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Speed of a Bowling Ball

  1. Oct 20, 2008 #1
    1. The problem statement, all variables and given/known data
    One version: A bowling ball is thrown down the alley with speed v(0). Initially, it slides without rolling, but due to friction, it begins to roll. Show that it's speed when it rolls without sliding is 5/7*v(0) .
    Another version: Given a bowling ball thrown down the lane with speed v(0) , find the speed v(f) in terms of v(0) at which the ball rolls without slipping.

    2. Relevant equations
    KE = 1/2*m*v^2
    F = ma
    v(f)^2 = v(0)^2 + 2ax
    T = Ia
    etc..

    3. The attempt at a solution
    My second idea was that the torque of the ball must equal the work due to friction. Following this line worked out, and I got that the final speed is 5/7 of the initial speed. Cool beans.
    My first idea was to use conservation of energy. So...

    1/2 * m * v(0)^2 = 1/2 *m * v(f)^2 + 1/2 * I * omega(f)^2 + F(fr) * D

    Except... what is D? According to various methods I tried, it's NOT R*theta, or the x in the third equation, or even R*theta - x. I say it's not because I didn't get 5/7 for the answer. (I would admit to doing math wrong, except I sat down with my professor and watched him do it and get the same wrong answers that I did. So, either we both suck at math, or the answers were "right".)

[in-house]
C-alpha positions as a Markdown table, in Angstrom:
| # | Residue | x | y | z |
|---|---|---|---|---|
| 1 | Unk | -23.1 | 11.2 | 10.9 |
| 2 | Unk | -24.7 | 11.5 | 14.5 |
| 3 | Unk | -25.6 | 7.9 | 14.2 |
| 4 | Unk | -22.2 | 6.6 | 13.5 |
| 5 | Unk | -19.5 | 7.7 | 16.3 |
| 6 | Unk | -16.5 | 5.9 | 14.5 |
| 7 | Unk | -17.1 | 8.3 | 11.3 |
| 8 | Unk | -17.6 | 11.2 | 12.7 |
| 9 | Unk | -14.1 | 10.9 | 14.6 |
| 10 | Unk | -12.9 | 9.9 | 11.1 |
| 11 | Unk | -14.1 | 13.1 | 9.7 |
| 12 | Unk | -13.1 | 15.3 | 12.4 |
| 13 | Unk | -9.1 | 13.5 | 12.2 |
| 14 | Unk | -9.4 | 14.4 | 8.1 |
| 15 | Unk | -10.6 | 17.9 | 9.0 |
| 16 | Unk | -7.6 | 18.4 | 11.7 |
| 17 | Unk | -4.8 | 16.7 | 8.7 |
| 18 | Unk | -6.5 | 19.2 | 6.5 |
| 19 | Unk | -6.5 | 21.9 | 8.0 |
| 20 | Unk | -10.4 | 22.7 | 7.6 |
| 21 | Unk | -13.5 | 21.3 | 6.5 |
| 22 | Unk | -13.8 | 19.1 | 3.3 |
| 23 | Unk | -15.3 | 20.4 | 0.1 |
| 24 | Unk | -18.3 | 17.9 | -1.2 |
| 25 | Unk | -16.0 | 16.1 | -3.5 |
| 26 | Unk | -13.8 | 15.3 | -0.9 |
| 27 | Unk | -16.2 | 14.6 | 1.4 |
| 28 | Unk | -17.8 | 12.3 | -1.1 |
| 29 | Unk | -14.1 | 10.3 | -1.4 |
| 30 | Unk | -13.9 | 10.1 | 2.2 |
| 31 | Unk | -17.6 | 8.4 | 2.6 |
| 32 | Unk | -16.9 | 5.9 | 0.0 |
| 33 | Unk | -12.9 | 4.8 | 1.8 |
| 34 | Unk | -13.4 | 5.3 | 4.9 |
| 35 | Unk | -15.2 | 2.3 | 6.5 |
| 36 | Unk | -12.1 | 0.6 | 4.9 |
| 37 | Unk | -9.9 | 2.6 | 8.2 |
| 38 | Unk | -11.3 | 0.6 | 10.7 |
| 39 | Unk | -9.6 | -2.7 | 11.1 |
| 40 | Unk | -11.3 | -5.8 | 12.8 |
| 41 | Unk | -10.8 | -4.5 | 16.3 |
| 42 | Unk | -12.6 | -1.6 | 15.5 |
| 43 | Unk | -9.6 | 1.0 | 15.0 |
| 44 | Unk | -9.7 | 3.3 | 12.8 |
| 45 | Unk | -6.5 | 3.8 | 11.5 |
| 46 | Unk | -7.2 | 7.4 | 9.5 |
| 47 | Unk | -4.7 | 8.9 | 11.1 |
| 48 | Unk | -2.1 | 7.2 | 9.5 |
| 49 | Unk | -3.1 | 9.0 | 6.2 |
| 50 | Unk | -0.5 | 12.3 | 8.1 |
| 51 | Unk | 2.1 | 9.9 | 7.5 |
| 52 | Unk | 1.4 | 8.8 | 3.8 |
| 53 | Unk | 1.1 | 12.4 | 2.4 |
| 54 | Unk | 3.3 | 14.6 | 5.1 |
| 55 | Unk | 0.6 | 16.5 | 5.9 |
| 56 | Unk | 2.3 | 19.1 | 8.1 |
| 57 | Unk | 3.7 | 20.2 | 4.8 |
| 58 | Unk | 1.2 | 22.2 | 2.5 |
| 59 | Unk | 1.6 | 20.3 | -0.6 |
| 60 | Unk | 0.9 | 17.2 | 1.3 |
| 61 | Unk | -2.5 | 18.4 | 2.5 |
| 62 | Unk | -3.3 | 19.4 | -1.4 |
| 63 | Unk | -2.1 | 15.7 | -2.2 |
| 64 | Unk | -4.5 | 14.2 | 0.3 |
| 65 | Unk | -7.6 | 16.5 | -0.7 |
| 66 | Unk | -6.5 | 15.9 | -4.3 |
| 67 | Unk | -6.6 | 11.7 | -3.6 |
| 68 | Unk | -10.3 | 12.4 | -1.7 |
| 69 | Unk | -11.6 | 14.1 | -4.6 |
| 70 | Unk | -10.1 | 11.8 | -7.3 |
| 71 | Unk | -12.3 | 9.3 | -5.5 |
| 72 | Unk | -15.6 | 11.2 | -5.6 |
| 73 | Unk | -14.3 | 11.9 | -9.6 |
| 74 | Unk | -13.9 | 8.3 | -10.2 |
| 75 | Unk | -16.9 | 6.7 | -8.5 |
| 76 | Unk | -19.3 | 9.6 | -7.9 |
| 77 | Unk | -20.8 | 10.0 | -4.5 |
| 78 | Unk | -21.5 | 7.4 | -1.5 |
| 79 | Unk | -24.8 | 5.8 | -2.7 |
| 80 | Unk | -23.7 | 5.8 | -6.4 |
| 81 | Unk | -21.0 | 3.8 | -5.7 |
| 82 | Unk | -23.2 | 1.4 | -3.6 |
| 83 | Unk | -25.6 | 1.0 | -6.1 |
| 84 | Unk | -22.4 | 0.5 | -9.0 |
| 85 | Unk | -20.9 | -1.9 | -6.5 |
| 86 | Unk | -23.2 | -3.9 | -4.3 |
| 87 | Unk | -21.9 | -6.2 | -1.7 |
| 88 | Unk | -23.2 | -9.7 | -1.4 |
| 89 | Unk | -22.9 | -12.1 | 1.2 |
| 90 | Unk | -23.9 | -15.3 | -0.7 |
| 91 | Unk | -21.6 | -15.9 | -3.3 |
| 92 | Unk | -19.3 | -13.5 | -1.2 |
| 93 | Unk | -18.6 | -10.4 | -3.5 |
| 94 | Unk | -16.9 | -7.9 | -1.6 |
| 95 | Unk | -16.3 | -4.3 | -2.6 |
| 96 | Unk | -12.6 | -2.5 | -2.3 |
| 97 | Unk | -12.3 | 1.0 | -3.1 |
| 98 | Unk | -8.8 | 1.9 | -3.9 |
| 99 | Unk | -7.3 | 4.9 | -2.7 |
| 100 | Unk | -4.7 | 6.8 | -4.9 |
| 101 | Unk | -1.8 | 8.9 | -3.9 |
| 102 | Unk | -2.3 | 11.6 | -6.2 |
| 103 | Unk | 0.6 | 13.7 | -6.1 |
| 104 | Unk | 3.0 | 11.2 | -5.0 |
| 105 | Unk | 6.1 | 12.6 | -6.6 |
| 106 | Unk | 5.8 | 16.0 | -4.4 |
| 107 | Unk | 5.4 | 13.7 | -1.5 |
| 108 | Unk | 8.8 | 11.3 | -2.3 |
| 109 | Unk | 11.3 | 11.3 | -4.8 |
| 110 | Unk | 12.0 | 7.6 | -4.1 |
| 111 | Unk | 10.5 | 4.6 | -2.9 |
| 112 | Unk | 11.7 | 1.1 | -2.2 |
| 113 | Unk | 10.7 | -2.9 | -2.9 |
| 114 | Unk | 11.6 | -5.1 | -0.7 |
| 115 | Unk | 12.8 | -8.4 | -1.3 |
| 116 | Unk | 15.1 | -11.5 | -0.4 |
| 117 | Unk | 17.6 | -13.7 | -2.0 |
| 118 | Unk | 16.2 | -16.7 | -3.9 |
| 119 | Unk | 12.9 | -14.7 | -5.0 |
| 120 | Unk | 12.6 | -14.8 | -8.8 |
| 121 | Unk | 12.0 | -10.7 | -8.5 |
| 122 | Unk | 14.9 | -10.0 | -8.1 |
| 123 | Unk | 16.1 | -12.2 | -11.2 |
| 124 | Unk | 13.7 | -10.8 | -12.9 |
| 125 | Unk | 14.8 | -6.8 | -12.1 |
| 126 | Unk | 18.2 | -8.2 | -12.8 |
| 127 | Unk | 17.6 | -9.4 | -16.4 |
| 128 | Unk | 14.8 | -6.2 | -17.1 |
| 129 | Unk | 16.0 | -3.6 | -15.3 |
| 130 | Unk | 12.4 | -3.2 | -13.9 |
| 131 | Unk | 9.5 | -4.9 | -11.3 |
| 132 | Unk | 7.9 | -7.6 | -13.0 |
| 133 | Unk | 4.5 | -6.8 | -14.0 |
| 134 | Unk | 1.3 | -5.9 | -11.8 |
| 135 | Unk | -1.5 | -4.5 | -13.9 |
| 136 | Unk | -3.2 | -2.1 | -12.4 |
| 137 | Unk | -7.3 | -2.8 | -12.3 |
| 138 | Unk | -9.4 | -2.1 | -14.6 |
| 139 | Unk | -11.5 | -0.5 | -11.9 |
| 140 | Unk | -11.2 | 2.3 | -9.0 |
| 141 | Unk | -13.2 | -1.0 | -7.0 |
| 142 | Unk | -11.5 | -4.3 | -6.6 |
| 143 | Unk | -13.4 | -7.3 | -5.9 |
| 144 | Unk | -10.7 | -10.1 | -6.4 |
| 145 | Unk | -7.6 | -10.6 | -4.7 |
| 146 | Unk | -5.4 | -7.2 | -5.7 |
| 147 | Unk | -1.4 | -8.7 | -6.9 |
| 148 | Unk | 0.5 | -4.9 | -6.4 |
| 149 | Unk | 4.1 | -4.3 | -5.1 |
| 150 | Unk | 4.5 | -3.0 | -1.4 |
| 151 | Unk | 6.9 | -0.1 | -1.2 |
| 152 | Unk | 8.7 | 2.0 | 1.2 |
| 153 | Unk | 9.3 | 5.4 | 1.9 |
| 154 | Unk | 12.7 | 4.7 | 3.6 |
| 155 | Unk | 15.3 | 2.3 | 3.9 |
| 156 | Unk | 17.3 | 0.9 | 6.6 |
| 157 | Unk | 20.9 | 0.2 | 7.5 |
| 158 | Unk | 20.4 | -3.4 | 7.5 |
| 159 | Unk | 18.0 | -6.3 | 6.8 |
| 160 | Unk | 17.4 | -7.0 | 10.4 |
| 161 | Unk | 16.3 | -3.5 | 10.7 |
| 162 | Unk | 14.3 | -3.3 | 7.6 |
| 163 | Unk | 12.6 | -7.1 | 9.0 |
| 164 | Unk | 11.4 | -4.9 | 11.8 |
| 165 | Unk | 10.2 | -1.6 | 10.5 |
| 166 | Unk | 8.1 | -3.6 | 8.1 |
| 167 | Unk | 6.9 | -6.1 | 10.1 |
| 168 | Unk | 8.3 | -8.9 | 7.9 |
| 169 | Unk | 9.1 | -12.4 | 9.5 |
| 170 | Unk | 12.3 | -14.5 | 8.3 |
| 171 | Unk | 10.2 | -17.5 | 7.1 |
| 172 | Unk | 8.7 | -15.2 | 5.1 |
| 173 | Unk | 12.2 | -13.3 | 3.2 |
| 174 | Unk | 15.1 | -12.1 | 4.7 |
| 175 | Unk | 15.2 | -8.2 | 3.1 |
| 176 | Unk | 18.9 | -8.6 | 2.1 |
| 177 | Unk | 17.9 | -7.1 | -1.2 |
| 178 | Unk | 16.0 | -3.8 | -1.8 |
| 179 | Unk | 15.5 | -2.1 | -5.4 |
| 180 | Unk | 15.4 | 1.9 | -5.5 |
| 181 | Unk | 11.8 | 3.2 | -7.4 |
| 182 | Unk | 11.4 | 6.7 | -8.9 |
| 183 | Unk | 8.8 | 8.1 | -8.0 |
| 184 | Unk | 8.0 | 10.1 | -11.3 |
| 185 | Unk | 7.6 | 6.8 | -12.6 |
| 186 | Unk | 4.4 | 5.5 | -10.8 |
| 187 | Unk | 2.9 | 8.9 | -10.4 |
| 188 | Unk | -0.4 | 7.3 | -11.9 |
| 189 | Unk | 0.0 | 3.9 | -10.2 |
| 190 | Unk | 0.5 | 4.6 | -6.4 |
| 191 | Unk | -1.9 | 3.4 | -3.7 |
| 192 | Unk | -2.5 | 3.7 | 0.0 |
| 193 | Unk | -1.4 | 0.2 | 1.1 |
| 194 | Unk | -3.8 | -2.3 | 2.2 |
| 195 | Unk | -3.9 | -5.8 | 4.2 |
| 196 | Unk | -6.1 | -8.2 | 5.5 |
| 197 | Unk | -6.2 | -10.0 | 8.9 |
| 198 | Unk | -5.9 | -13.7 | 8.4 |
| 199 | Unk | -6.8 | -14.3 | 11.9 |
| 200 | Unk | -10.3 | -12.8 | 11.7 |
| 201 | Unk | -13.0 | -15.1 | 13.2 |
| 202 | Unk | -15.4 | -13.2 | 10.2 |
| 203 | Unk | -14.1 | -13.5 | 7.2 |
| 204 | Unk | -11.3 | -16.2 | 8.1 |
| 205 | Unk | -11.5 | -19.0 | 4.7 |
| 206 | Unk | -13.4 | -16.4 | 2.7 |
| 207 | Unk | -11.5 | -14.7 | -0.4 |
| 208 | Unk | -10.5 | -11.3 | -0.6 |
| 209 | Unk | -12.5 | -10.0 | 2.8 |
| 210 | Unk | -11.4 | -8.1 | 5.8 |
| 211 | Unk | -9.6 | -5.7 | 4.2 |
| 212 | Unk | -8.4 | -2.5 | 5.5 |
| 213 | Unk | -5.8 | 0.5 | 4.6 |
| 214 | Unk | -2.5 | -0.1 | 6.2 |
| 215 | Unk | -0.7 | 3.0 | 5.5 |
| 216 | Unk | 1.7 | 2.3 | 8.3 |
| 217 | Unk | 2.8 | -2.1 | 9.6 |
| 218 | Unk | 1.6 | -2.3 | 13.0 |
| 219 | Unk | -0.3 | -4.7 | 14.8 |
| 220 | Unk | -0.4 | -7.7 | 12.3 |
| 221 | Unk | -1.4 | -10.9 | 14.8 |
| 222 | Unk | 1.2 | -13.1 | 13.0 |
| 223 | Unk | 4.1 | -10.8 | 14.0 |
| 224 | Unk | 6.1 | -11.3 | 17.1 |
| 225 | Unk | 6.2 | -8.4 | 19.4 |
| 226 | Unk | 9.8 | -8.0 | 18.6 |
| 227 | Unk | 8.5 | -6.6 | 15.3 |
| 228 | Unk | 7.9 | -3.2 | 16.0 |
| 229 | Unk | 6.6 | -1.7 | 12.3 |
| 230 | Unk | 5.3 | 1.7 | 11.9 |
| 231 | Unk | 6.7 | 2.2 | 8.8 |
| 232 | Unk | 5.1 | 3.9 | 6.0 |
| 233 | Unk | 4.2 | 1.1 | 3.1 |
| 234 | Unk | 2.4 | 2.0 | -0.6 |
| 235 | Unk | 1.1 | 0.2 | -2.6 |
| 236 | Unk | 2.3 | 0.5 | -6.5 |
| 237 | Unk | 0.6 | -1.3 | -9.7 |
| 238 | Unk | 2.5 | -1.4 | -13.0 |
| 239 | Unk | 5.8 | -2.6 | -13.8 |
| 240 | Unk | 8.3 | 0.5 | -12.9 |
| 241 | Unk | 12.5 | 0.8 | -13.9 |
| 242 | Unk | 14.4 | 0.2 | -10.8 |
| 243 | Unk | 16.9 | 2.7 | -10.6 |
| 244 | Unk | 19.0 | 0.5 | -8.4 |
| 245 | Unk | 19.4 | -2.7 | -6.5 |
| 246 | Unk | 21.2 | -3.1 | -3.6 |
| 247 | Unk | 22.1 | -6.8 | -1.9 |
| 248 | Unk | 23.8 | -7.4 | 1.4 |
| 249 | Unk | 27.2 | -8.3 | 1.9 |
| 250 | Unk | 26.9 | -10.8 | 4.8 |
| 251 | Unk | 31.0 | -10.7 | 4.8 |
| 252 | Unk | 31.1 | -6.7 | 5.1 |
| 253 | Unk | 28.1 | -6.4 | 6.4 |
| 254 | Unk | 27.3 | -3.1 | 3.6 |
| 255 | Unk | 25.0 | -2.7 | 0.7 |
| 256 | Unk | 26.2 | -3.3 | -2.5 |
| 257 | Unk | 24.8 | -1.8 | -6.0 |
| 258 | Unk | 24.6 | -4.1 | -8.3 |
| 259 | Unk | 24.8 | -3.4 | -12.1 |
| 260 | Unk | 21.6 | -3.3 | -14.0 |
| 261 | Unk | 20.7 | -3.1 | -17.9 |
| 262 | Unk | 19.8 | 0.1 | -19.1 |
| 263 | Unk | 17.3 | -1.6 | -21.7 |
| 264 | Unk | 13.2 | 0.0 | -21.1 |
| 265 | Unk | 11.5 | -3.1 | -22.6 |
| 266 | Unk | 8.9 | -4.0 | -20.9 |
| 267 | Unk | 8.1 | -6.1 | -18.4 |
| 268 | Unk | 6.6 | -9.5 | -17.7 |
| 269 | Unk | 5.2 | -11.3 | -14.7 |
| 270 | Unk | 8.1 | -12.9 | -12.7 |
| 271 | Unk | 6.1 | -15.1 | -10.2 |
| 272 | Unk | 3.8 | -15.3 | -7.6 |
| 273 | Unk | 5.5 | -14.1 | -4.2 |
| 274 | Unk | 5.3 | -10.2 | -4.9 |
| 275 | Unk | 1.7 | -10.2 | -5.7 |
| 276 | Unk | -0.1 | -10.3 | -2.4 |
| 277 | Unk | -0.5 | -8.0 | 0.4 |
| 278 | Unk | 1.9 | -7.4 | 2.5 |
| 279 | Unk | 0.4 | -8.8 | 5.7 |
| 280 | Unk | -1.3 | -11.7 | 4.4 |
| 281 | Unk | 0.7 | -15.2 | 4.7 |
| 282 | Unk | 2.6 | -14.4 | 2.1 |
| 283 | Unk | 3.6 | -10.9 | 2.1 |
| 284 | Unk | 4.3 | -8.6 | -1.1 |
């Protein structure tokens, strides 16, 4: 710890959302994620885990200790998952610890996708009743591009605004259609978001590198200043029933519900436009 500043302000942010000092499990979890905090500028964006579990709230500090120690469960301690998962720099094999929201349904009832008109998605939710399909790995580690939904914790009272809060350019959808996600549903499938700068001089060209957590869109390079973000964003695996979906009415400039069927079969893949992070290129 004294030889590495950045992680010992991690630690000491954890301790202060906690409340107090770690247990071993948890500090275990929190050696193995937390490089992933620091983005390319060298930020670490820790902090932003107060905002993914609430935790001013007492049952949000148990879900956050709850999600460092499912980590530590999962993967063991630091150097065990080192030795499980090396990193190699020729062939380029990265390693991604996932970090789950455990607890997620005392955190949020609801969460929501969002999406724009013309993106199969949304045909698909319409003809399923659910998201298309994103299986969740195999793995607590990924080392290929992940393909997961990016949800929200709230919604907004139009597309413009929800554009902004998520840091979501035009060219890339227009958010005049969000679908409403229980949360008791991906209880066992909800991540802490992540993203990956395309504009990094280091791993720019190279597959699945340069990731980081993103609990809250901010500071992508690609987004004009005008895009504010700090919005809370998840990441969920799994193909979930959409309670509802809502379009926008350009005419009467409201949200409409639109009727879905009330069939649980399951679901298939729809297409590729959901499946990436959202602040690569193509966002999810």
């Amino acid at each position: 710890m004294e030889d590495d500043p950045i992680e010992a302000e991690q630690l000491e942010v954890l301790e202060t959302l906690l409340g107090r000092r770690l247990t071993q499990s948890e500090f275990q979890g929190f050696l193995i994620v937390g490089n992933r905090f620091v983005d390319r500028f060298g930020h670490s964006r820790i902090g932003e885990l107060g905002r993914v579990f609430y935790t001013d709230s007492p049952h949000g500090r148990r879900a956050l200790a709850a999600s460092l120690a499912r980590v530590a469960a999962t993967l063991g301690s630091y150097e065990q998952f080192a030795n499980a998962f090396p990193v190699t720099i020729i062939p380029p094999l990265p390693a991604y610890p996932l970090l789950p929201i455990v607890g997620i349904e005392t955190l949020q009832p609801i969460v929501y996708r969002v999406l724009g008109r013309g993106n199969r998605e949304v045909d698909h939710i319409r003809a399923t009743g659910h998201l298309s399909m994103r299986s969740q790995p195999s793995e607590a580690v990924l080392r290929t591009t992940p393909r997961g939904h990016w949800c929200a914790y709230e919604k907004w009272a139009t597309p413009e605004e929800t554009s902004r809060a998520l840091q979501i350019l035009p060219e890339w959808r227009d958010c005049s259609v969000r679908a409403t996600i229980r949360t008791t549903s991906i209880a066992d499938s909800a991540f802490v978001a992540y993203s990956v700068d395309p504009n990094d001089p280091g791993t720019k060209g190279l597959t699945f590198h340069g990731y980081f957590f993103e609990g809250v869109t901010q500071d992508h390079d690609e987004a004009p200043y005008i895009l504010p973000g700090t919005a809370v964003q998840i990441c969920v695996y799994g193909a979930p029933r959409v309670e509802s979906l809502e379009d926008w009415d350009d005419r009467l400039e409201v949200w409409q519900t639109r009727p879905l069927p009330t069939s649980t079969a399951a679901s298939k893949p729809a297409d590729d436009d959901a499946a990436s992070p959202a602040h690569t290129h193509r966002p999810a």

Knowing what v-final is *supposed* to be, I went back and substituted it into my energy equation. I also substituted in F(fr)= ma = m * ((v(f)^2 - v(0)^2) / 2d )
    I ultimately got D being 7/12 * d, d = distance the ball is translated.
    (I assume this value will work if I plug it into my energy equation and try solving for v(f), but I did NOT double check.)

    So, if my value for D is correct... what does it mean? It seems like a rather random number.
    Or even if my value for D isn't correct... what am I supposed to use? And how am I supposed to find it?
     
  2. jcsd
  3. Oct 20, 2008 #2
    First, semantics: "torque" can never equal "work".

    Second, the work done by friction is NOT equal to F*D, or even \int F(x) dx. The reason is that the point at which the frictional force acts (the bottom of the bowling ball) is moving at a different velocity than the center-of-mass of the ball. The work friction does per unit time is \vec{F}\cdot\vec{v} where \vec{v} is the velocity of the bottom of the ball. For instance, when the ball is rolling without slipping, friction does zero work (even though the frictional force is not zero)!
     
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